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Click on the pictures above for a larger view of the photographs
Body Length: 90-115 cm / 3-3.8 ft.
Shoulder Height: 60-80 cm / 2-2.6 ft.
Tail Length: 15-20 cm / 6-8 in.
Weight: 18-33 kg / 40-73 lb.
The light brown body darkens towards the belly, where it joins with the white underparts in a crisp line. The typical facial marking of gazelles are pronounced only in juveniles - with age the forehead and nose bridge turn white, with only the brown eye-nose stripe remaining. The tail is black in colour, conspicuous against the white buttocks when raised in flight. Unlike the rest of the "true gazelles", only the male goitered gazelle carries horns, which grow 25-43 cm / 10-17.2 inches long. Black in colour and sharply diverging, the horns form an "S" shaped, bending up backwards, and turning in at the tips. During the rut, the larynx of males bulges outwards, resembling a goiter.
Ontogeny and Reproduction
Gestation Period: 5-6 months.
Young per Birth: 1 or 2, rarely up to 4
Weaning: After 4-5 months.
Sexual Maturity: Females at 9 months, males around 18 months.
Life span: 10-12 years.
Unlike many gazelles, the goitered gazelle has a restricted breeding season. This occurs from November to January, with the resulting births taking place in April and May. The young lie camouflaged away from their mothers for the first 2 weeks, gaining strength and stability on their wobbly legs. The mother generally returns to nurse three times each day.
Ecology and Behavior
During the summer, most activity takes place in the late afternoon and early morning, consisting of leisurely walking and simultaneous grazing. At midday, herds take shelter in the shade, where they excavate shallow oval-shaped pits to lie in. During the cooler winter months, this midday break is significantly reduced, and sometimes even eliminated. If disturbed from its shelter, a goitered gazelle rapidly flees for 200-300 meters, pausing to assess the danger from this distance. A broad circular path is then taken back to the original resting spot. Extremely speedy, these gazelles can run up to 60 kmph / 36 mph. Each animal generally consumes about 30% of its body weight in green matter per day, and can derive most of its needed moisture from it. In the spring and summer, groups may travel to water sources, but even still they rarely drink daily. Herds cover 10-30 kilometers per day in the winter, with these distances being reduced nearly tenfold in summer. Throughout much of their range, goitered gazelles undergo a seasonal migrations. During the breeding season, adult males become territorial, using dung middens placed at strategic locations to indicate ownership. At this time, males emit hoarse bellows, and glandular activity increases significantly, with the result that the male is often seen smearing secretions on objects.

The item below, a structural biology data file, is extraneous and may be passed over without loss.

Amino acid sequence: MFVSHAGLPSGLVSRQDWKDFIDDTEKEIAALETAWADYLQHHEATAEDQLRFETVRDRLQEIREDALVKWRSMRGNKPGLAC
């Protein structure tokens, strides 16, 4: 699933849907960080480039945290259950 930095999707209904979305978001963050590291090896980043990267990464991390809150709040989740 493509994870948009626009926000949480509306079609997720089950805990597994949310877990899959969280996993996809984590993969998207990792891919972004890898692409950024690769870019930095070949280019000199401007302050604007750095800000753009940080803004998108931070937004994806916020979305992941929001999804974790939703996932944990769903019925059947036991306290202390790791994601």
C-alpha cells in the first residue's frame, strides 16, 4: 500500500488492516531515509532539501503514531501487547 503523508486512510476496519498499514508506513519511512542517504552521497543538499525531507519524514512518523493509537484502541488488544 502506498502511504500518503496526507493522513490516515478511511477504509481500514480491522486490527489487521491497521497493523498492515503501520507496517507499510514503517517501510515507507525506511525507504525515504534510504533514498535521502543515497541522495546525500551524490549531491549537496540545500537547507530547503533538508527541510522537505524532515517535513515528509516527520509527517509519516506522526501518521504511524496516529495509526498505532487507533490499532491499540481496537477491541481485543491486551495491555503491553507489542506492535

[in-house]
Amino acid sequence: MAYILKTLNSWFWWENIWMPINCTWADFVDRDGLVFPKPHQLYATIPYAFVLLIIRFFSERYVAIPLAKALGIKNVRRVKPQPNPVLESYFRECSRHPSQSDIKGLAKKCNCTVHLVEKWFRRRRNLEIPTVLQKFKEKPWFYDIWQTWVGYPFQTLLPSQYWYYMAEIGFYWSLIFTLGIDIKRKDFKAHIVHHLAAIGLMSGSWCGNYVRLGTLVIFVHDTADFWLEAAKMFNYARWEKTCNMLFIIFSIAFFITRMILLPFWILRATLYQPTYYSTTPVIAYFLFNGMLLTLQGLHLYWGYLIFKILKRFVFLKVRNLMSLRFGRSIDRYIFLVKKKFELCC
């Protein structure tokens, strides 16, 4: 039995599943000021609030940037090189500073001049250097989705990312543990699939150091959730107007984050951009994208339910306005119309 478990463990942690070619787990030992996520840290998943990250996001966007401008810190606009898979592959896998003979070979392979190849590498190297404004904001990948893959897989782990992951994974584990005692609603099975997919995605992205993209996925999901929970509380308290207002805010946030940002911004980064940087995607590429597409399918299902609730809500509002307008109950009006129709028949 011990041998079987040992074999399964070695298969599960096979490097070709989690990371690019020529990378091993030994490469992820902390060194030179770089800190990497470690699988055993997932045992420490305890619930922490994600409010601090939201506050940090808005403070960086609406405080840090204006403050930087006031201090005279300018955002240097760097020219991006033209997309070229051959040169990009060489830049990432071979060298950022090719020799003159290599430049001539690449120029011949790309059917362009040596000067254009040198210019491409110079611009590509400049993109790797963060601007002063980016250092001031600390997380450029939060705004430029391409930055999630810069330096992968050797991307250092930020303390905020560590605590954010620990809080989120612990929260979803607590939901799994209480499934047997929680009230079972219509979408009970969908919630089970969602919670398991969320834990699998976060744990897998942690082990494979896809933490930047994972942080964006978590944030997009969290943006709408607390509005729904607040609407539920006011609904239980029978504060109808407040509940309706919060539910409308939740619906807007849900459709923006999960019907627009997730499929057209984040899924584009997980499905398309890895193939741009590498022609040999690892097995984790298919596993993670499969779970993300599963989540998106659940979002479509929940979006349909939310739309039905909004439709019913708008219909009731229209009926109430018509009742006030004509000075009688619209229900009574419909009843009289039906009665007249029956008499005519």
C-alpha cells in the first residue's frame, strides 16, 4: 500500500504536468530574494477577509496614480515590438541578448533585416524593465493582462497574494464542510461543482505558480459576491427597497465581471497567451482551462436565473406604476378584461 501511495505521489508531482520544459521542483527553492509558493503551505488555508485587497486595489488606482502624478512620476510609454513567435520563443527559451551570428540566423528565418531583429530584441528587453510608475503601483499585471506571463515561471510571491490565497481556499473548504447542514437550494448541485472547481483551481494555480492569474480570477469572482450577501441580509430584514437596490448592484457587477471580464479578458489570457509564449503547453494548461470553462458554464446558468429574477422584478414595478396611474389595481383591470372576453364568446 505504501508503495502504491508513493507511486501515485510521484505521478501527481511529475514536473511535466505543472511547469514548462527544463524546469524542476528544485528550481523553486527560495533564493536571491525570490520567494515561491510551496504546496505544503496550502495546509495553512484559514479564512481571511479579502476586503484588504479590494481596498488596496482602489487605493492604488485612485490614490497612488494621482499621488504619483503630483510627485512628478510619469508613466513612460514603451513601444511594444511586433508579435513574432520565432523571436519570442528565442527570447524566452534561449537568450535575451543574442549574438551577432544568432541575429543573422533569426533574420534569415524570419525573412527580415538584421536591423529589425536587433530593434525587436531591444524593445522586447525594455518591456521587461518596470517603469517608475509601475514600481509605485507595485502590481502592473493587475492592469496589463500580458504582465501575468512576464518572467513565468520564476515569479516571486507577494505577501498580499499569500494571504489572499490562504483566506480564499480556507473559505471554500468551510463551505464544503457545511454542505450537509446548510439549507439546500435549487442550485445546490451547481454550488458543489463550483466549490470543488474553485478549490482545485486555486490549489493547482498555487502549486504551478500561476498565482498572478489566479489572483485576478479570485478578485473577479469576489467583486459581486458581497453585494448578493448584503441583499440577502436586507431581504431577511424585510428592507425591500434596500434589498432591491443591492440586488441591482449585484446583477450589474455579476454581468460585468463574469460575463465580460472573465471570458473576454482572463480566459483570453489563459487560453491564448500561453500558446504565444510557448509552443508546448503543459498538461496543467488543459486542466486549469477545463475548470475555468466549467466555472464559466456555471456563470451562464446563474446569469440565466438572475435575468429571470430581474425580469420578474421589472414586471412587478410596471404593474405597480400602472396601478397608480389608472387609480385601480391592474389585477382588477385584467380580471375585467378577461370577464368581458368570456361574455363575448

Family group: In summer, small family groups of 2-5 animals; In winter, large herds with dozens or even hundreds of individuals.
Diet: Grasses, leaves, and shoots.
Main Predators: Leopard, wolf.
Deserts, semi-deserts, hilly plains, and plateaus in southern and central Asia.
Range Map (Redrawn from Walther, 1990)
The goitered gazelle is classified as a low risk, near threatened species by the IUCN (1996). Additionally, G. s. marica is considered vulnerable.
One of the most un-gazelle-like gazelles, the goitered gazelle has been placed in its own subgenus: Trachelocele. Goiter is a condition in which the thyroid gland expands (usually due to a lack of iodine in the diet). While these gazelles do not actually have goiter, the expanded throats of males in the breeding season resembles the condition. Ghazal (Arabic) a wild goat; -ellus (Latin) diminutive suffix. Sub (Latin) below; guttur (Latin) the throat; -osus (Latin) suffix meaning full of: the males of this species get an enlargement of the neck and throat during the breeding season.
Heptner, V. G., A. A. Nasimovich, and A. G. Bannikov. 1989. Mammals of the Soviet Union. New York: E.J. Brill. pp. 101-124.
Walther, F. R. 1990. Gazelles and related species. In Grzimek's Encyclopedia of Mammals. Edited by S. P. Parker. New York: McGraw-Hill. Volume 5, pp. 462-484.
Wilson, D. E., and D. M. Reeder [editors]. 1993. Mammal Species of the World (Second Edition). Washington: Smithsonian Institution Press. Available online at http://nmnhwww.si.edu/msw/
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© Brent Huffman, www.ultimateungulate.com